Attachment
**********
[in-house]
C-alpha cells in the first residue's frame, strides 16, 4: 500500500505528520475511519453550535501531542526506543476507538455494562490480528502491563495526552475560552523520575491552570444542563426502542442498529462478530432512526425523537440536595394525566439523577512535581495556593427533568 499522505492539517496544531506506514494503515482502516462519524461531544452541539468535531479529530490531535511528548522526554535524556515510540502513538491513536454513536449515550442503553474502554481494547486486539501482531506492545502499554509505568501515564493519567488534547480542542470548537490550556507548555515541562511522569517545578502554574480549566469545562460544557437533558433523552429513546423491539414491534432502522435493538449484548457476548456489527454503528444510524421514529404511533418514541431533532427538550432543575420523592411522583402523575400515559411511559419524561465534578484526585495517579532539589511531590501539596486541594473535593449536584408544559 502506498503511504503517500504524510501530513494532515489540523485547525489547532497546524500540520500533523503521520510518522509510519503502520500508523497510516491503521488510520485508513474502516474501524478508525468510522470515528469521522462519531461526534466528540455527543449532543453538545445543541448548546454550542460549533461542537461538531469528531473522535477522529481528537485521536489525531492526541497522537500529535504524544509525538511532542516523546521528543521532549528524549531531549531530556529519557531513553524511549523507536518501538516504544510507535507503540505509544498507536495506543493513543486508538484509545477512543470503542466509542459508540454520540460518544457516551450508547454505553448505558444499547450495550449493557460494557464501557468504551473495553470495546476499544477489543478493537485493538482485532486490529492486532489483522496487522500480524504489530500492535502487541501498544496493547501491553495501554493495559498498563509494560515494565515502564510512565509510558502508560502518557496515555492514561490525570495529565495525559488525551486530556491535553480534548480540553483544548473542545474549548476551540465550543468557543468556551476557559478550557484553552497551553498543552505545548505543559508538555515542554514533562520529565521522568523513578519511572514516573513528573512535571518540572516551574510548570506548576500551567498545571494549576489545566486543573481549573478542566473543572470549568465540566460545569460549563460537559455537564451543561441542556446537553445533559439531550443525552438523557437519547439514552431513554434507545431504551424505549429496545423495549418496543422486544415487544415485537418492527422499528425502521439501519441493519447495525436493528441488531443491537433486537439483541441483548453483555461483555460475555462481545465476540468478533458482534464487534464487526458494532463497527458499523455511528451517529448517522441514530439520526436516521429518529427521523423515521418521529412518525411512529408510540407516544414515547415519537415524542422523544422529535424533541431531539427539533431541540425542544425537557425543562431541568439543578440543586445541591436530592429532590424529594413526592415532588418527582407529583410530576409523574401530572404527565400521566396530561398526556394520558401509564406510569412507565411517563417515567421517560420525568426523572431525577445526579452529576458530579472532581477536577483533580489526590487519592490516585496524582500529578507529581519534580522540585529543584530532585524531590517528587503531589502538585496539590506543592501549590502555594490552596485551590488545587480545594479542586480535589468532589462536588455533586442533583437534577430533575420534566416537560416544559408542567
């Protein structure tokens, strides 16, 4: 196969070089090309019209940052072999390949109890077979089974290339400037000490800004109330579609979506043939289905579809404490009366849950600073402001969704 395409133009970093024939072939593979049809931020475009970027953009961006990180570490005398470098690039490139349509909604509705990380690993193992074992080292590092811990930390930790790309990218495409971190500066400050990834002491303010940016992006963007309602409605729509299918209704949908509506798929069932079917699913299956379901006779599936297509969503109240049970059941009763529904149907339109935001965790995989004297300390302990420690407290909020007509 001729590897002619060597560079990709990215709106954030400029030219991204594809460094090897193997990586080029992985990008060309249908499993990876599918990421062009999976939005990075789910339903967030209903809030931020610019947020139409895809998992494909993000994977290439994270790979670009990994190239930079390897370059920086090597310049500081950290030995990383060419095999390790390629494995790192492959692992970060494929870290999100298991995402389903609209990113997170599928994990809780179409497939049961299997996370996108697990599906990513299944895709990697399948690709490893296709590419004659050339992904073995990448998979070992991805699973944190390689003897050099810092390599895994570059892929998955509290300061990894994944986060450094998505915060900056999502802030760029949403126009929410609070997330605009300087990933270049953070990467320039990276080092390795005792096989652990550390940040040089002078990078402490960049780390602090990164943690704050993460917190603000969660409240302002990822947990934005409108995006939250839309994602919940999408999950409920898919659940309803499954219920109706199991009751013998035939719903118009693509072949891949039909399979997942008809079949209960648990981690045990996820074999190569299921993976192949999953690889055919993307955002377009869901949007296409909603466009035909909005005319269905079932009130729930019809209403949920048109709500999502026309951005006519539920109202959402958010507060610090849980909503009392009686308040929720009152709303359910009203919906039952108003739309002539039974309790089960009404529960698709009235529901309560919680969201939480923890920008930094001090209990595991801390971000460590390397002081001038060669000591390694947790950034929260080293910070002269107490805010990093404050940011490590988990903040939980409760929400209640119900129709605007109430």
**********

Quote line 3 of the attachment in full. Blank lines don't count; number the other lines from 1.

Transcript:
């Protein structure tokens, strides 16, 4: 196969070089090309019209940052072999390949109890077979089974290339400037000490800004109330579609979506043939289905579809404490009366849950600073402001969704 395409133009970093024939072939593979049809931020475009970027953009961006990180570490005398470098690039490139349509909604509705990380690993193992074992080292590092811990930390930790790309990218495409971190500066400050990834002491303010940016992006963007309602409605729509299918209704949908509506798929069932079917699913299956379901006779599936297509969503109240049970059941009763529904149907339109935001965790995989004297300390302990420690407290909020007509 001729590897002619060597560079990709990215709106954030400029030219991204594809460094090897193997990586080029992985990008060309249908499993990876599918990421062009999976939005990075789910339903967030209903809030931020610019947020139409895809998992494909993000994977290439994270790979670009990994190239930079390897370059920086090597310049500081950290030995990383060419095999390790390629494995790192492959692992970060494929870290999100298991995402389903609209990113997170599928994990809780179409497939049961299997996370996108697990599906990513299944895709990697399948690709490893296709590419004659050339992904073995990448998979070992991805699973944190390689003897050099810092390599895994570059892929998955509290300061990894994944986060450094998505915060900056999502802030760029949403126009929410609070997330605009300087990933270049953070990467320039990276080092390795005792096989652990550390940040040089002078990078402490960049780390602090990164943690704050993460917190603000969660409240302002990822947990934005409108995006939250839309994602919940999408999950409920898919659940309803499954219920109706199991009751013998035939719903118009693509072949891949039909399979997942008809079949209960648990981690045990996820074999190569299921993976192949999953690889055919993307955002377009869901949007296409909603466009035909909005005319269905079932009130729930019809209403949920048109709500999502026309951005006519539920109202959402958010507060610090849980909503009392009686308040929720009152709303359910009203919906039952108003739309002539039974309790089960009404529960698709009235529901309560919680969201939480923890920008930094001090209990595991801390971000460590390397002081001038060669000591390694947790950034929260080293910070002269107490805010990093404050940011490590988990903040939980409760929400209640119900129709605007109430």